I just experienced my first Hackathon ever! freeCodeCamp, Netlify, and GitHub sponsored the event. GitHub generously opened up their incredible HQ in San Francisco and even provided catered breakfast, lunch, and dinner (for both days 😋.)
It began promptly at 9 AM on a Saturday, starting with a hearty breakfast and coffee ☕️ . I met up with my small team consisting of 3 other developers (2 of whom I’ve never met.) But our team size quickly climbed to 6, as we mingled with other developers over breakfast. I met Gerardo, and Lena both were pretty new to Web Development like I am. The hour before the opening keynote flew by, as we talked about our diverse backgrounds. We then moved into the main conference hall for further discussion about the Hackathon, API's, and the JAMSTACK.
So what is the JAMSTACK?
The Hackathon was open ended, and the requirements were that you must build a JAMSTACK application and deploy it on Netlify.
We then dispersed around the GitHub HQ with our respective teams, and the hacking commenced.
And so it begins #JamStack pic.twitter.com/WlbTbG7jc4— SCOTT IWAKO (@theisomorphic) November 3, 2018
We decided to start by setting a timer (a simple yet excellent time management technique introduced to us by Lena) for about 45 minutes to study the API's available to us, and brainstorm ideas about what we were going to build as a team. After the timer went off, we went around the table with our ideas. There were excellent ideas put on the table but, the one that we all agreed on was Eugene’s idea:
Build a JAMSTACK application that helps people attending Hackathons, find their dream team.
What he imagined was an app that allows users to sign up for an account, and is asked a series of questions about their background, skills, and interests. We would then use an algorithm to determine open teams that closely match the user’s preferences and background. Gerardo even came up with an excellent project name: Hackaform! So we got to work! 🤨
We worked hard on Hackaform until the last minute before the pitch on Sunday. But instead of talking about what we built, I want to talk about what went well during the Hackathon and the challenges we faced as a team.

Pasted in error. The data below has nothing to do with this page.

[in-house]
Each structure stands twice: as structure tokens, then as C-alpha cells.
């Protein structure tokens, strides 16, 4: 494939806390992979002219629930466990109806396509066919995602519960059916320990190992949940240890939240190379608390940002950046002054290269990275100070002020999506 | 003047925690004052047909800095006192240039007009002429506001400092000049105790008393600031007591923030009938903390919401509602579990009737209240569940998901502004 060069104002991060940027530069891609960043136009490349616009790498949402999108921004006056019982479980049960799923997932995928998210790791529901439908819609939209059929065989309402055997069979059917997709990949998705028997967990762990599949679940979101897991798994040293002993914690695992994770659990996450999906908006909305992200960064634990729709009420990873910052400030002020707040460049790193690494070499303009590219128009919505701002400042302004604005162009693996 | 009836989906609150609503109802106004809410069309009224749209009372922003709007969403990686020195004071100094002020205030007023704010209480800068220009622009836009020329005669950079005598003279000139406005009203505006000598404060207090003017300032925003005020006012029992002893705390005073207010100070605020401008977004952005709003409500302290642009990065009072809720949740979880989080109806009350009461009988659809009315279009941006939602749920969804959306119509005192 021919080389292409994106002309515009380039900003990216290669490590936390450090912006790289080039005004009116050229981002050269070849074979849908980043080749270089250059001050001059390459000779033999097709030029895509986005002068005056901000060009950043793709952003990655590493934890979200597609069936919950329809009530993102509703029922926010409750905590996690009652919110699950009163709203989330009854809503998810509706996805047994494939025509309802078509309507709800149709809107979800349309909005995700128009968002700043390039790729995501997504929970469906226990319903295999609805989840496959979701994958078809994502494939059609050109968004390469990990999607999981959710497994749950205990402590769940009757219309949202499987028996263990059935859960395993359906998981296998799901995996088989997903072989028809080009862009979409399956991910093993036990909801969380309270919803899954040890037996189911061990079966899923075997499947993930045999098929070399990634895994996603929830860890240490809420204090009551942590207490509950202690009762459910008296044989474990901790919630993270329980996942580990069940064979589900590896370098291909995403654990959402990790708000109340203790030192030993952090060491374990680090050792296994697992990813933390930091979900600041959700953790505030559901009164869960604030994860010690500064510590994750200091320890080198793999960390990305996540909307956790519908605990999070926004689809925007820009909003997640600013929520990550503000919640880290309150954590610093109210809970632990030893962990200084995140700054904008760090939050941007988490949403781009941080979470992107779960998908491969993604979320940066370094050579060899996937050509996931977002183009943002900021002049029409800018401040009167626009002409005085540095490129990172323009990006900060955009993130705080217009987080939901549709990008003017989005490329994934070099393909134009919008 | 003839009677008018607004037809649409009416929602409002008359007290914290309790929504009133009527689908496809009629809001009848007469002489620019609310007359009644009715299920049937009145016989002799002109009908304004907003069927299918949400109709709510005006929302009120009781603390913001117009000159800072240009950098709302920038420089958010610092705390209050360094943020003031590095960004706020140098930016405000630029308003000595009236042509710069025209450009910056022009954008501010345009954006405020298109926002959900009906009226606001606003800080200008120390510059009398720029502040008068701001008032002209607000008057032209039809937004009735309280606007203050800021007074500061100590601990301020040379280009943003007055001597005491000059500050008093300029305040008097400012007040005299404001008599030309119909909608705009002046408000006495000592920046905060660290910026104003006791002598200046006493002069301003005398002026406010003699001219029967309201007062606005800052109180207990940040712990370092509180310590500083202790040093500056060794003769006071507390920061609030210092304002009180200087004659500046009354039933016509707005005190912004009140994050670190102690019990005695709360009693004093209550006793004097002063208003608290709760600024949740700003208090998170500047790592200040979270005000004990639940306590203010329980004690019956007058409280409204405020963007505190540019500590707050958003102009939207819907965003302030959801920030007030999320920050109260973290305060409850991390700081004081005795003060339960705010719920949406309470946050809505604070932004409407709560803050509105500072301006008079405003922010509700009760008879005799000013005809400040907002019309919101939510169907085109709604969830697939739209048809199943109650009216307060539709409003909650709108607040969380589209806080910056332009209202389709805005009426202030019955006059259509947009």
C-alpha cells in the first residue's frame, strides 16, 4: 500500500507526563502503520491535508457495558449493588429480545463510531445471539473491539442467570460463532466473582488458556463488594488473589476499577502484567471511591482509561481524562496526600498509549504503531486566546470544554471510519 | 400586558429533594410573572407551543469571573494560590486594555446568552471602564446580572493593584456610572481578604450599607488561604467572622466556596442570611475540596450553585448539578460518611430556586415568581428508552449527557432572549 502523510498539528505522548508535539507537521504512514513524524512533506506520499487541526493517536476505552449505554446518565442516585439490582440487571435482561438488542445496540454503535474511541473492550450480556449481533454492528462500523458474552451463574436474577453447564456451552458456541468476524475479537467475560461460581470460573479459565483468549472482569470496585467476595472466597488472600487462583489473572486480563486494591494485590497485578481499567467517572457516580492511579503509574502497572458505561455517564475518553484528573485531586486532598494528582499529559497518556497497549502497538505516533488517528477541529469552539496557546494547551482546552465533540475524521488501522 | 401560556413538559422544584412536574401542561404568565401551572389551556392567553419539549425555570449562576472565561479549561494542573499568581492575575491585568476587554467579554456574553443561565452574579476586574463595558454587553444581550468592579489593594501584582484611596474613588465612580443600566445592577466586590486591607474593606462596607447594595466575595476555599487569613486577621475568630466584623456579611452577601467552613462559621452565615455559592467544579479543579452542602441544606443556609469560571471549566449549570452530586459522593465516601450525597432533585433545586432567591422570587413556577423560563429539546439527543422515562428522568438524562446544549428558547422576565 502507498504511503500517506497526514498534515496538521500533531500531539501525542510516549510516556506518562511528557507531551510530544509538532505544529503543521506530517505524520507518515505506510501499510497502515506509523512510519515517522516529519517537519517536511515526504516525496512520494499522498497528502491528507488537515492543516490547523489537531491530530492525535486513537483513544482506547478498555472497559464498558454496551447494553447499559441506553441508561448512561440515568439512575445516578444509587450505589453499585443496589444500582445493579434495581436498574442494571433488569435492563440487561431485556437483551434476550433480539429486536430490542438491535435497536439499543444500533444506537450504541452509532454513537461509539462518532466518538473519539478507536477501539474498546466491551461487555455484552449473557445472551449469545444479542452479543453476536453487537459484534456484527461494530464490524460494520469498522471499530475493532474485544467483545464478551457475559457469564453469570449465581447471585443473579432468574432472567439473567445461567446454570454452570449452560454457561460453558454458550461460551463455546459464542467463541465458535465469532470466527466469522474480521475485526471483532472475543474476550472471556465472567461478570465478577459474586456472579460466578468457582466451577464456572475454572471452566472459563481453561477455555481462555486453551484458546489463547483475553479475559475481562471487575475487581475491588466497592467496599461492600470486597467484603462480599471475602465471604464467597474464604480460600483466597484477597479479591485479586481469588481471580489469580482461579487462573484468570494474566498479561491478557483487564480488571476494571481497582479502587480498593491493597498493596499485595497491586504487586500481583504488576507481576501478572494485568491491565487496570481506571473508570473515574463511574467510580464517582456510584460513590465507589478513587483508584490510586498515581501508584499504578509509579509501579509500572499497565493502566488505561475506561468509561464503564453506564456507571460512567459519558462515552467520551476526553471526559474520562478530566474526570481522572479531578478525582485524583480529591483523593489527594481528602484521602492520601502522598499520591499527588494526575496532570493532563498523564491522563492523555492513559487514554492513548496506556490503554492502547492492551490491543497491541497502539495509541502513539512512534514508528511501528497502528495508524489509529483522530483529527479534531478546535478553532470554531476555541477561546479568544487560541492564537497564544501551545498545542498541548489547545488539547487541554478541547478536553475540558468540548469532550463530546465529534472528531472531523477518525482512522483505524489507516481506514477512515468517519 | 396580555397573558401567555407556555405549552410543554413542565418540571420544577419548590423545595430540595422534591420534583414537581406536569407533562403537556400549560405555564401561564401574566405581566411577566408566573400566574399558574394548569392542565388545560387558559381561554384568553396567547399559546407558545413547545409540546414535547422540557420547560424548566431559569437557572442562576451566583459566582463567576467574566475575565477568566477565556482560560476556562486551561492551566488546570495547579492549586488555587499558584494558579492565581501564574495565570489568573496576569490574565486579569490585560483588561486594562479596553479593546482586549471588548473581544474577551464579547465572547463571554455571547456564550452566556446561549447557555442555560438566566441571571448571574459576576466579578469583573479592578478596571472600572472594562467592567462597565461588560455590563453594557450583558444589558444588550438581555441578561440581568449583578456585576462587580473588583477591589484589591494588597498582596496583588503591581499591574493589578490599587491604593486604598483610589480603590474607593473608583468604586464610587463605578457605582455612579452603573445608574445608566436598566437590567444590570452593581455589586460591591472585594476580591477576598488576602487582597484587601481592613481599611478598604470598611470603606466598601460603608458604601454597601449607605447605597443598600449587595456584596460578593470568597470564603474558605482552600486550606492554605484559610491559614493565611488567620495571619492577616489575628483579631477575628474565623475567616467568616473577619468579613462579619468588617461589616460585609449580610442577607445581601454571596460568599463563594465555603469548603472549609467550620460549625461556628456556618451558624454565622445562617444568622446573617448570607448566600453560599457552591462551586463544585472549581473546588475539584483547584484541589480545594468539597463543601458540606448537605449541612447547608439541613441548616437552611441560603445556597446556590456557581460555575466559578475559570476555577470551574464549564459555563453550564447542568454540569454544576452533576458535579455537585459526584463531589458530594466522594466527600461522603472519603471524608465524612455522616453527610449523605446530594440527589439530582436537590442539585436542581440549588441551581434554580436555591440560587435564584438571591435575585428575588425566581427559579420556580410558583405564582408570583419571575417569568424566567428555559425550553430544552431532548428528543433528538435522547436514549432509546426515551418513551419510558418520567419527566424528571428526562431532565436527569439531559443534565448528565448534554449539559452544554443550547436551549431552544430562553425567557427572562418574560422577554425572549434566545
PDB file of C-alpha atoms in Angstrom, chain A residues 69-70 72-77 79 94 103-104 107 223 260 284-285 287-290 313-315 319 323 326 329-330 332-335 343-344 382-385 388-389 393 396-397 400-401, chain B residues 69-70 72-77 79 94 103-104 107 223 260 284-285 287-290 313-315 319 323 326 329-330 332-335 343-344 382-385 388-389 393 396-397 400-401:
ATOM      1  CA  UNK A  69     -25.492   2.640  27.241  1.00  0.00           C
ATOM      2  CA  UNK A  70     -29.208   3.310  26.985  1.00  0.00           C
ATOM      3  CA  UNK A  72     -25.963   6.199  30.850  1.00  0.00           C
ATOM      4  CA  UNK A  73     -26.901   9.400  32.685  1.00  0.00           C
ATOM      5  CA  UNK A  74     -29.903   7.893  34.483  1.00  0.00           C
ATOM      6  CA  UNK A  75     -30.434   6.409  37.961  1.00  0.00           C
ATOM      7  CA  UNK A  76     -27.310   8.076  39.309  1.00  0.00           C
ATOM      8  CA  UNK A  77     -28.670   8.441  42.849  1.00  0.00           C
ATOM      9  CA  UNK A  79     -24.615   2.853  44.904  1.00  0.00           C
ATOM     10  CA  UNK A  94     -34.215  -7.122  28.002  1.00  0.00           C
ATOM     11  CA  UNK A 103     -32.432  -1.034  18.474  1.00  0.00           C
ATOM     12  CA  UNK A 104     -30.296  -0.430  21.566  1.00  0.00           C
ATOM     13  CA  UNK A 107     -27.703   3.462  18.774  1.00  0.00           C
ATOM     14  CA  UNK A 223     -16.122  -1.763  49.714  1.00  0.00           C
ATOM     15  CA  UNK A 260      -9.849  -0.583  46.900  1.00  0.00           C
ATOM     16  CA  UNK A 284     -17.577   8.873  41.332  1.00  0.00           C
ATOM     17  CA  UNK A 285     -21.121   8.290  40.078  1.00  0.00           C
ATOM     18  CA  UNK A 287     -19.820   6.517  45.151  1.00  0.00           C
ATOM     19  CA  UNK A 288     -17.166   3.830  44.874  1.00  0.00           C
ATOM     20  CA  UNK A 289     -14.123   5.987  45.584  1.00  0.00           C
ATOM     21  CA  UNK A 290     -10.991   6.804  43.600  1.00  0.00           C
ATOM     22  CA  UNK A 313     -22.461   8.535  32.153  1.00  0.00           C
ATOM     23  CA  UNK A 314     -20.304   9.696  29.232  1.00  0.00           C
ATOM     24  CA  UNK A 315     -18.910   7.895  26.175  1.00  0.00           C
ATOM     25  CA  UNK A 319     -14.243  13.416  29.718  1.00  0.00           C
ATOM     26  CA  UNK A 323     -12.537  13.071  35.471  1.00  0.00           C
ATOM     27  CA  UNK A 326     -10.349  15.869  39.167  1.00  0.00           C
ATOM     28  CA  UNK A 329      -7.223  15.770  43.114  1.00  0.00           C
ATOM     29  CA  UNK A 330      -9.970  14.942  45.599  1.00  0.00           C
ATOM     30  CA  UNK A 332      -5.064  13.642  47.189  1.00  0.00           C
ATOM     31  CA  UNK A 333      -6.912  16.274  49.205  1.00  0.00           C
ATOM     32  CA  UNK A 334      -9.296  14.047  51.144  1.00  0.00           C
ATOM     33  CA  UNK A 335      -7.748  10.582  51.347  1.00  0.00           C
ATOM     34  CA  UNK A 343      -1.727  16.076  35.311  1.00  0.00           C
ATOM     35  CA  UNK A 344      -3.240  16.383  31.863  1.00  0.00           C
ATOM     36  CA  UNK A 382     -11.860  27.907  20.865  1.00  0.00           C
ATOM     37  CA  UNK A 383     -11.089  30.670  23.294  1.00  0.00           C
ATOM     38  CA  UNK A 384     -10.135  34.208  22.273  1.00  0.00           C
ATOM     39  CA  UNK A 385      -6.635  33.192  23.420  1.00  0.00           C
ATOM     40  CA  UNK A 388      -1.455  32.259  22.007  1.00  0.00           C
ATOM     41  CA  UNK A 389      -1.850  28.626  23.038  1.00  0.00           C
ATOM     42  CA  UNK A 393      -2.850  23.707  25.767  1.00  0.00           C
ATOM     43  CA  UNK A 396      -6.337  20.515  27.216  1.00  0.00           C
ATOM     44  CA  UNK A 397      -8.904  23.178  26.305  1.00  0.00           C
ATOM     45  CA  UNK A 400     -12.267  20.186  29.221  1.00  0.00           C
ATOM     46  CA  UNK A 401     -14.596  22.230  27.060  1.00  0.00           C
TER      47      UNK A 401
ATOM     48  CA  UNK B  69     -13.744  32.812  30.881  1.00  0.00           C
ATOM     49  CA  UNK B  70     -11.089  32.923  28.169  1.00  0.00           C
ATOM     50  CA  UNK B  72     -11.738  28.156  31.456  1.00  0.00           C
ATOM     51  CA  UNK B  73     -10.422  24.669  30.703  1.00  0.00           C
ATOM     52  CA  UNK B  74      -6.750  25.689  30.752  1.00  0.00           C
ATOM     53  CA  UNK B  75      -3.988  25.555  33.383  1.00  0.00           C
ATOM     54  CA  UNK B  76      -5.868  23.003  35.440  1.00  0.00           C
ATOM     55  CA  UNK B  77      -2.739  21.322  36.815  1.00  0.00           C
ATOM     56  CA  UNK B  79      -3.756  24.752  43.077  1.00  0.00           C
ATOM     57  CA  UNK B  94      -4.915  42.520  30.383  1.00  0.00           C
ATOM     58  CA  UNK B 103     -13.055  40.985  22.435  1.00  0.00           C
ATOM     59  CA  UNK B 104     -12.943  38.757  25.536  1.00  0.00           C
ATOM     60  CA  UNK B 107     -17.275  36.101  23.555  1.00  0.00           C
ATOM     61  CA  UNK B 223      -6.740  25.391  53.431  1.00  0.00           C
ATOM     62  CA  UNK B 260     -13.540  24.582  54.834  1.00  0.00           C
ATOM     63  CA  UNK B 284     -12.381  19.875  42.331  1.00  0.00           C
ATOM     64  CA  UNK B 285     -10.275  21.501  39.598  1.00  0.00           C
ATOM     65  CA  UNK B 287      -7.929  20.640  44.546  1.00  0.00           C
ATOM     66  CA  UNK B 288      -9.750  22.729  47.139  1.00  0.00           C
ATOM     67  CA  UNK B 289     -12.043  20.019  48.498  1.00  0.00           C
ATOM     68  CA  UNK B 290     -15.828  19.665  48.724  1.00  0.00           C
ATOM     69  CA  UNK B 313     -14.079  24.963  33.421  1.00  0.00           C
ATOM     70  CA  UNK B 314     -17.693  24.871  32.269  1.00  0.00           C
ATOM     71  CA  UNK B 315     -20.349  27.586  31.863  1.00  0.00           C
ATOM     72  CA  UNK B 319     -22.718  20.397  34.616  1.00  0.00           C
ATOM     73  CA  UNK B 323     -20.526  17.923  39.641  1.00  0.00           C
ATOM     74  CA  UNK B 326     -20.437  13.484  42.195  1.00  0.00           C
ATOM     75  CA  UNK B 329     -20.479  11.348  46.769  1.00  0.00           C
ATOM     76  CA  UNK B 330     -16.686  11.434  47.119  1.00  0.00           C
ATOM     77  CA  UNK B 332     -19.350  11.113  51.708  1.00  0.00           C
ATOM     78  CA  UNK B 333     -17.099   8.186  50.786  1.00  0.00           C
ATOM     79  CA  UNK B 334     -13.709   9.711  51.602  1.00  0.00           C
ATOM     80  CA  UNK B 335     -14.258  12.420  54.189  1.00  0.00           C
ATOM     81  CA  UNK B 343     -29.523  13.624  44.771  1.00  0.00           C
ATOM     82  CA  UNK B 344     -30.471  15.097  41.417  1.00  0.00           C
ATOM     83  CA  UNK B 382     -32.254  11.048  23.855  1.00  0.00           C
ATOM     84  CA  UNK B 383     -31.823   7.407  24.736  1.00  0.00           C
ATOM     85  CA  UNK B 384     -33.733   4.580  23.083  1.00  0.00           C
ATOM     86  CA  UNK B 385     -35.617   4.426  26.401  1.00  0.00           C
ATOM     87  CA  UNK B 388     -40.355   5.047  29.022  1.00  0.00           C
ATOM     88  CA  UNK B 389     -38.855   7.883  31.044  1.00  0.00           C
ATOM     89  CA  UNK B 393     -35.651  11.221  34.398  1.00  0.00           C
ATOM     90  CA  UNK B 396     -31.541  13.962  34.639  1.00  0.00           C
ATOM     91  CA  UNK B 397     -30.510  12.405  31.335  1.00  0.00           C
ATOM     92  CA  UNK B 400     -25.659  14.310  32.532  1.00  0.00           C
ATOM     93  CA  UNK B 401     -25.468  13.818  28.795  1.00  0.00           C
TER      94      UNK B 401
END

What went well
- Like I mentioned earlier, we had an incredibly diverse group of individuals on our team, so, we didn't have trouble dividing up the responsibilities. Eugene worked on the algorithm for matching users with teams based on the data from the form submissions. Lena took on the Project management++ role to oversee the entire development process. She made sure we were checking in as a group every hour, filling out necessary forms for the competition, taking notes, gave the minute pitch to the judges and even wrote out the necessary HTML/CSS for the Formspree form. Gerardo, Sarmishta, and Miguel helped build out the various React components in our GatsbyJS app. I oversaw the team’s Git workflow/main repository and got the authentication flow to work using Netlify’s Identity Widget on top of GatsbyJS (albeit, it felt hacky!)
- Even though we didn’t make it to the top 7 teams, we did make it to the presentation! Several teams were disqualified from the pitch because they couldn’t get their application to build in production.
- Since this was our first time working as a team, we didn’t know each other's strengths and weaknesses.
- Initially, when we were talking about Eugene’s application idea, we found ourselves piling on features that were way too complex, unnecessary, or both (I take some responsibility for this as I suggested an unnecessary feature - a random team name generator for teams to use to generate their team name 😅). What ended up working out for us was to agree on core features of the application early on, and making those the highest priority.
- None of us had much experience collaborating on a codebase before, so, our workflow was not as efficient. We ran into issues when two team members worked on the same origin branch, therefore, when one person pushed changes to the branch the other person couldn’t push their own (unless doing a
git pull --rebase origin <branch-name>which not everyone on the team understood how to do.) Fortunately, I had been studying how to collaborate effectively on GitHub before the Hackathon, so, I had some idea of the workflow. As aforementioned, I ended up overseeing the main repository, and I made sure each one of us that was pushing code, was working on a fork of the repository instead of the upstream repository itself.
- We didn’t have enough time to figure out how to add Lena’s beautiful animated SVG background to our application, nor did we have time to incorporate Eugene’s algorithm for matching users with teams (we ended up hard coding in this feature 😅)
My Overall Experience
Although a bit stressful at times, I had a great time collaborating on a project with other like-minded individuals. I am so proud of my team!
The hackathon team ✌️#freeCodeCamp #100DaysofCode pic.twitter.com/mVv1Z1IdMc— SCOTT IWAKO (@theisomorphic) November 5, 2018
If you haven’t attended a Hackathon yet, I highly encourage you to do so. It is quite the experience! I learned how to use Netlify’s Identity Widget in GatsbyJS (which I will write a blog about when I have some spare time,) I made some new friends, met Quincy (founder of freeCodeCamp), got some more stickers for my laptop 😅, and ultimately got a better idea of what a Hackathon is like. I can't wait for my next Hackathon!